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St. Paul city council member Dai Thao faced charges in 2017 for helping a Hmong woman, who had trouble seeing, translate and complete her ballot. The charges were ultimately dropped.

Help at the polls won't be limited in Minnesota under latest voting rights settlement

Minnesota has agreed to abandon two of its most unusual and harsh election rules, which have restricted help for people casting ballots — the freshest victory in the barrage of voting rights litigation in this year's battleground states.

The state laws at issue bar candidates from helping others vote and say that no one else may help more than three people complete in-person or absentee ballots in any election. With the lawsuit settlement, announced Tuesday, Arkansas will be the only other state with such strict limits on providing voting assistance.


The intent of Minnesota's law was to prevent campaign operatives from manipulating the votes of elderly, disabled and non-English-speaking voters. But the suit argued the statute was a direct violation of the Voting Rights Act, which says voters needing assistance have the right to choose whomever they want, and denied voters their political and free speech rights under the federal and state constitutions.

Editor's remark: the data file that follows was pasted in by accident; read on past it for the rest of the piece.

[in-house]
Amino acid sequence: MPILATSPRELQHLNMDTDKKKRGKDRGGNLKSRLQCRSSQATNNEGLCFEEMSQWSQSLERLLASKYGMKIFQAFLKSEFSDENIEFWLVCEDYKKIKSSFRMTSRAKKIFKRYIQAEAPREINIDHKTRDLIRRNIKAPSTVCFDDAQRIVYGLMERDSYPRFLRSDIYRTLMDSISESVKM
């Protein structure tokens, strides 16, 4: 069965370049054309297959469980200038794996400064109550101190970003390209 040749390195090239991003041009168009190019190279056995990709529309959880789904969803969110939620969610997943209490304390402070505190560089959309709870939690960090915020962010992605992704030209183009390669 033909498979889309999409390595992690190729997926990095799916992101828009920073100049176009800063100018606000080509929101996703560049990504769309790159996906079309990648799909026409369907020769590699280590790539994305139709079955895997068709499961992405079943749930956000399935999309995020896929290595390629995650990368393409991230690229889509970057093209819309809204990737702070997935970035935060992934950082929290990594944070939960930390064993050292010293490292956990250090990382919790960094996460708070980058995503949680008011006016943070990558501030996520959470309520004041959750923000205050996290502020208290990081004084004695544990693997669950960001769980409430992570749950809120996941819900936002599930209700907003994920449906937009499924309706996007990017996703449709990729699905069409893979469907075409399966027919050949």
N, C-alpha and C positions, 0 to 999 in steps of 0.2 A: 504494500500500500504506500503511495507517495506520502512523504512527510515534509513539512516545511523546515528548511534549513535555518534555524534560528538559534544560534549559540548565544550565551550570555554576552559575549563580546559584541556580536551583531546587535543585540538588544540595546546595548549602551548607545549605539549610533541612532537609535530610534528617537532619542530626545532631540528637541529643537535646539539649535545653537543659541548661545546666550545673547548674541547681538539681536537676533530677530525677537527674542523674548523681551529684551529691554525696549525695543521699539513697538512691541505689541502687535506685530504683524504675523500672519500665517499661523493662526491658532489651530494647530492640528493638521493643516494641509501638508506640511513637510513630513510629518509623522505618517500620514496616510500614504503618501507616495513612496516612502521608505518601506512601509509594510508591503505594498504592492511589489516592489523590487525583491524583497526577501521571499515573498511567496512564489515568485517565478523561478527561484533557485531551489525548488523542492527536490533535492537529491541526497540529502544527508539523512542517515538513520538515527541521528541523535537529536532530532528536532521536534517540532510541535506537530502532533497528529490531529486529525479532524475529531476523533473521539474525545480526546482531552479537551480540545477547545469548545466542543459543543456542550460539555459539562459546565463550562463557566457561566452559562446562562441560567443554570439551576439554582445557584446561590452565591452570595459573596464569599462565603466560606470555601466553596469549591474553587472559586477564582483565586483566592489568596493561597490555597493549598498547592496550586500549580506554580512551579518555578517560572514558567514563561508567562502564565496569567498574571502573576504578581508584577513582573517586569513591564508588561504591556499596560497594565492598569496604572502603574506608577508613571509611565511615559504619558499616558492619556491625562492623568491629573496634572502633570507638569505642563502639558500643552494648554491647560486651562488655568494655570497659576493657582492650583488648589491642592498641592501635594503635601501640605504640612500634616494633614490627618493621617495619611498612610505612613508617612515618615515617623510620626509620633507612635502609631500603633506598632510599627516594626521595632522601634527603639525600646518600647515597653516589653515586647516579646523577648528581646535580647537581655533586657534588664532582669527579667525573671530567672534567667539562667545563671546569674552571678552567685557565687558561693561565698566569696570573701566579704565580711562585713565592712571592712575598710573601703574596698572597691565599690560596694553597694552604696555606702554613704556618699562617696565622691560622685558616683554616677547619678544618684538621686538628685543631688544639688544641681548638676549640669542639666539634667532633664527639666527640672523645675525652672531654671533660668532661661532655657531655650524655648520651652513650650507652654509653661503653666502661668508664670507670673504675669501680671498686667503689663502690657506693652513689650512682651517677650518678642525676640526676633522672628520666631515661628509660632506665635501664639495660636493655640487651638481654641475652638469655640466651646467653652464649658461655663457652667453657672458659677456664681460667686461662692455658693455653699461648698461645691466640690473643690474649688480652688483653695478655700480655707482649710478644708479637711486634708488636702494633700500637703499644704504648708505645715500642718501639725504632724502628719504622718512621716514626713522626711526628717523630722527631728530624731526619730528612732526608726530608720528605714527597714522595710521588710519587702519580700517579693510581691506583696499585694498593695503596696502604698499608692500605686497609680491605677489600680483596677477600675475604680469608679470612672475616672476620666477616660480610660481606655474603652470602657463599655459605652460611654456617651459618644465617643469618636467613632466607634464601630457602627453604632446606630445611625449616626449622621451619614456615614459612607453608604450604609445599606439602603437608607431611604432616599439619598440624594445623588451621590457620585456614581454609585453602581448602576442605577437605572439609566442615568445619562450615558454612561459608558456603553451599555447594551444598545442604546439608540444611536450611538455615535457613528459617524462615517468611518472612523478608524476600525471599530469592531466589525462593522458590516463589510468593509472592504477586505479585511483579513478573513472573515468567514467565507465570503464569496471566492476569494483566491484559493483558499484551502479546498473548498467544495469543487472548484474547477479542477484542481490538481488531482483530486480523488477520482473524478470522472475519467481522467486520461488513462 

Three years ago, a federal appeals court struck down, for similar reasons, a law in Texas requiring language interpreters at the polls to be registered voters in the county where they were offering aid.

The new settlement was in a suit filed in February by the American Civil Liberties Union on behalf of four Hmong-Americans. The principal plaintiff was Dai Thao, a St. Paul city council member running for mayor in 2017 faced charges for helping a neighbor, a Hmong woman who had trouble seeing, both translate and complete her ballot. The charges were ultimately dropped.

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The Twin Cities has the nation's largest Hmong population. And almost 11 percent of Minnesotans have a disability that could lead them to seek help voting, the ACLU said.

A similar claim had been brought a few weeks earlier by the Democratic congressional campaign committees, a piece of the party's broad array of nearly two-dozen suits hoping to get rules that potentially suppress the vote relaxed before November. The Republicans are fighting many of them, but now their defense in Minnesota is moot.

But the partisan fight continues in a second Minnesota suit, a challenge in federal court to the state's laws about the order in which each party's candidates are listed on the November ballot.

The Democratic nominee has carried Minnesota in 11 straight elections, but President Trump came within 2 points (45,000 votes) last time and has vowed to go hard after the state's 10 electoral votes this fall.

Two of the state's top elected Democrats, Secretary of State Steve Simon and Attorney General Keith Ellison, were technically in charge of defending the assistance restrictions but said after the settlement was announced that they were thrilled to see the provisions abandoned.

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